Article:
The Navajo Sovereign Immunity Act waives the Nation’s sovereign immunity for claims seeking injunctive relief. Bennett sued the tribal President to enjoin enforcement of the “Navajo-Hopi Intergovernmental Compact”* based on violations of the Navajo Bill of Rights. Bennett filed the complaint after the Council approved the Compact, but before the President signed it. Does sovereign immunity bar the suit? If not, has Bennett failed to state a claim on which the court can grant relief?

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Navajo Supreme Court Rules in Habeas Corpus Case December 10, 2007

Posted by rezjudicata in Navajo Supreme Court, Tribal Courts.
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In the Matter of L.R. v. Greyeyes, No. SC-CV-39-07, (Nav. Sup. Ct. Nov. 21, 2007)

Issue(s): Habeas Corpus > Juvenile Code; Habeas Corpus > Remedies

According to the Navajo Children’s Code, a delinquency petition shall be dismissed if the petition is not filed within 30 days. 31 days lapsed between the referral and filing of the petition. L.R. subsequently pleaded guilty. Given that the proceedings below failed to comply with the Code, can the Court vacate the subsequent conviction?

The Navajo Children’s Code also states that a delinquency petition shall be filed within 48 hours if the juvenile is taken into custody. Police arrested L.R. on a curfew violation on August 10. Later that day, a hearing was held concerning prior charges, but not the curfew violation. That hearing was held on August 15. In the interim, L.R. was in detention. Was L.R. illegally detained?

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Navajo Supreme Court Confirms Nation’s Regulatory Authority Over Arizona School Districts December 10, 2007

Posted by rezjudicata in Navajo Supreme Court, Tribal Courts.
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Cedar Unified School Dist. v. Navajo Nation Labor Commission, No. SC-CV-53-06, (Nav. Sup. Ct. Nov. 21, 2007).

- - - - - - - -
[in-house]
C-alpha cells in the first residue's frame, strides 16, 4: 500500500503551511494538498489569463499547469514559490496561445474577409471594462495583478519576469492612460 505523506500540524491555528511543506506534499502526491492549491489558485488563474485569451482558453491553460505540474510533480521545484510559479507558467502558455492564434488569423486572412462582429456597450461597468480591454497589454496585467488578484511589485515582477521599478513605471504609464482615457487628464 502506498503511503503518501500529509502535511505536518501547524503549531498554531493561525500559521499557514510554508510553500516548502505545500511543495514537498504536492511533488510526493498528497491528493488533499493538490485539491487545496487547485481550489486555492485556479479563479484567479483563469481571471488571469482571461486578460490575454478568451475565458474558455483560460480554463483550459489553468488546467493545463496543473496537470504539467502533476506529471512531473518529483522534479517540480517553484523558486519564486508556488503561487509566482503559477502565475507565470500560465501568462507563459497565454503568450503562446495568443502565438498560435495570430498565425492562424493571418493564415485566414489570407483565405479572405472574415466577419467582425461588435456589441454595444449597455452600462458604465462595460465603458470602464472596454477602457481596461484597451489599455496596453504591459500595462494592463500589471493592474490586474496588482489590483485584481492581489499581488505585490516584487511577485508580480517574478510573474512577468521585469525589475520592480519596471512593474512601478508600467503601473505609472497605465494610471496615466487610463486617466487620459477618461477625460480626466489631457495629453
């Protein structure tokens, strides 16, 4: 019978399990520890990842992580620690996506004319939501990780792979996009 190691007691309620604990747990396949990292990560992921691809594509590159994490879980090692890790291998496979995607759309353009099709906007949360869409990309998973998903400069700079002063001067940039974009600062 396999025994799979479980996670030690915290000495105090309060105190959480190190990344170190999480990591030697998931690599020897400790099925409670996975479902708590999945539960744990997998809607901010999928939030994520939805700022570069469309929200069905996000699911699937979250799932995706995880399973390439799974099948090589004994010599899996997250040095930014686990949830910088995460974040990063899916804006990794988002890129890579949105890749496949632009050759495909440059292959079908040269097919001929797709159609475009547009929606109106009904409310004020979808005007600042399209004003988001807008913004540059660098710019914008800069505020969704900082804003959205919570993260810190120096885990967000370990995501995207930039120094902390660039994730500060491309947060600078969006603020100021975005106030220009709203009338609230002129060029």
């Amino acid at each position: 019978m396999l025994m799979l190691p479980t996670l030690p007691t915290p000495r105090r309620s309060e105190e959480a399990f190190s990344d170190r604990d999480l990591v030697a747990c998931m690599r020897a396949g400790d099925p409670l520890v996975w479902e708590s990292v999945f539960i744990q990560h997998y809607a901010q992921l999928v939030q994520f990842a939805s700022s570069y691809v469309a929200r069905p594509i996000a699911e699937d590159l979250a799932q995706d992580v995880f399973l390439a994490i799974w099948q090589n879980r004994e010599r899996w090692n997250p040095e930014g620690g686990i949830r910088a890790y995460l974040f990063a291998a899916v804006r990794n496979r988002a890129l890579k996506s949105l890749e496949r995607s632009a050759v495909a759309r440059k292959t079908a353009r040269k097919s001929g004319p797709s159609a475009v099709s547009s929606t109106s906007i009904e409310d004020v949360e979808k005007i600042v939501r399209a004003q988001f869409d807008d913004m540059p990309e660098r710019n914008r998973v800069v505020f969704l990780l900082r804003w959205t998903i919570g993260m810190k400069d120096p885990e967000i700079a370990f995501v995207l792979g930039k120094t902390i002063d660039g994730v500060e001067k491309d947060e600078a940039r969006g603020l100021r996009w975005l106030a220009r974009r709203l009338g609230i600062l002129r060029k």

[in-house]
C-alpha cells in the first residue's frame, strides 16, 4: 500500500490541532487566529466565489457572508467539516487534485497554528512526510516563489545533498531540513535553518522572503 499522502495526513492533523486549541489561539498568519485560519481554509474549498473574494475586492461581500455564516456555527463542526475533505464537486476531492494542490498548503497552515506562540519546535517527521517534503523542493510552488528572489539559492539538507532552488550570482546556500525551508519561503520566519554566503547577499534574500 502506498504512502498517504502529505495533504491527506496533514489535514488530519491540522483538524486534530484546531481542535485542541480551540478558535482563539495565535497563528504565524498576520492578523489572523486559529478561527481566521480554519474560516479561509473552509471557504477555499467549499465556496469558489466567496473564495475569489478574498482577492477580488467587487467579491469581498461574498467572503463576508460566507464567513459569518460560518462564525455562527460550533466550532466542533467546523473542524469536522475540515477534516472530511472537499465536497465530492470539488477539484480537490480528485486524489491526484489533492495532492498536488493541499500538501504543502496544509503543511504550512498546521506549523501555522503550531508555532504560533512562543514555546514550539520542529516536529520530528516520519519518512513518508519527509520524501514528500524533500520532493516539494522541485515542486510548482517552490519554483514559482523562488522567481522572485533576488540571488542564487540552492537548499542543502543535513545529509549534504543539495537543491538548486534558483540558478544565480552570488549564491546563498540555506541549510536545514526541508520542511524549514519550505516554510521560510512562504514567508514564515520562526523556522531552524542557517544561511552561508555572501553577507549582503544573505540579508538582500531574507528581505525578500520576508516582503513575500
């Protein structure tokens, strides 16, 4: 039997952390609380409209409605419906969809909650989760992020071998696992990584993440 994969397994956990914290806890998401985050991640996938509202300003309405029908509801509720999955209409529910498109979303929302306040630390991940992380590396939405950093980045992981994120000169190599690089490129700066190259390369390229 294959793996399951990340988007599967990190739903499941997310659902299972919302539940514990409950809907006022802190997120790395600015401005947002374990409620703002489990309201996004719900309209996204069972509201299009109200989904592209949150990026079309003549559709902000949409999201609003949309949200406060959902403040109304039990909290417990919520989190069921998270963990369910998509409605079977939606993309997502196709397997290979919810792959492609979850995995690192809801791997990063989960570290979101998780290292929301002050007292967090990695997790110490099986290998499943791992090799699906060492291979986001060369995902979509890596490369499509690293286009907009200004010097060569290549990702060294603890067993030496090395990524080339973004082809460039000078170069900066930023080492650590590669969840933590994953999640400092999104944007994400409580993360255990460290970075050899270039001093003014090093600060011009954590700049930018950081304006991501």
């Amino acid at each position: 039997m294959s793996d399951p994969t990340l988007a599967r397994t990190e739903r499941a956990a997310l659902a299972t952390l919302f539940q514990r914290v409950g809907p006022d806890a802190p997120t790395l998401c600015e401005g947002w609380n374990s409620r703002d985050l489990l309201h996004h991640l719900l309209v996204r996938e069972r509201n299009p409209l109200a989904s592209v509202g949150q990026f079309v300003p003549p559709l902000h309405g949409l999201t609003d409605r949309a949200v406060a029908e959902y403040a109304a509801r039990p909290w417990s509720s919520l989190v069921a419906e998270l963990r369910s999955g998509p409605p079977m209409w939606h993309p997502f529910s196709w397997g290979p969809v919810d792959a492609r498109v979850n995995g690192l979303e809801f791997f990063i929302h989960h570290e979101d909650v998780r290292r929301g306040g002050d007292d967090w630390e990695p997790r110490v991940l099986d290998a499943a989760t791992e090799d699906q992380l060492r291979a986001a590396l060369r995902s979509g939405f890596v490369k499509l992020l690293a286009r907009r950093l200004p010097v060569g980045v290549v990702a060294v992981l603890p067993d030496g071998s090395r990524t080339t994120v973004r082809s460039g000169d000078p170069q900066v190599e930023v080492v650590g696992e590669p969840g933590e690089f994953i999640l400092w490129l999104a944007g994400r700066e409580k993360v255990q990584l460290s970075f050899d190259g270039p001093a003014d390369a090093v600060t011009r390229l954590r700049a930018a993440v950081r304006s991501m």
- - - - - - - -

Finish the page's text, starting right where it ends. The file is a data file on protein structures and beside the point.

Issue(s): Administrative Law > Agency Jurisdiction >> Subject Matter; Eleventh Amendment > Tribal Courts >> Immunity; Navajo Law > NPEA >> Contractual Waiver; Navajo Law > Federal Law >> Preemption; Conflict of Laws > Comity

Under the Navajo Preference in Employment Act, employers may not fire employees without “just cause.” The Cedar Unified School District operates on the Navajo Reservation, but is organized under Arizona law. The District fired an employee, allegedly without “just cause.” Does the National Labor Commission (NLC) have subject matter jurisdiction over the employee’s claim under the NPEA? If so, does federal law preempt the NPEA? And, if there is no preemption, should Court defer to Arizona law as a matter of comity?

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Ninth Circuit Says Arizona Not Entitled to $36M in Medicaid Costs December 9, 2007

Posted by rezjudicata in 9th Circuit, Federal Circuits.
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Arizona Health Care v. McClellan, No 05-16386 (9th Cir. Dec. 3, 2007)

Issue(s): Administrative Law > Agency Interpretations of Law >> Chevron Deference; Indian Health Care Improvement Act > Statutory Interpretation >> Medicaid Reimbursement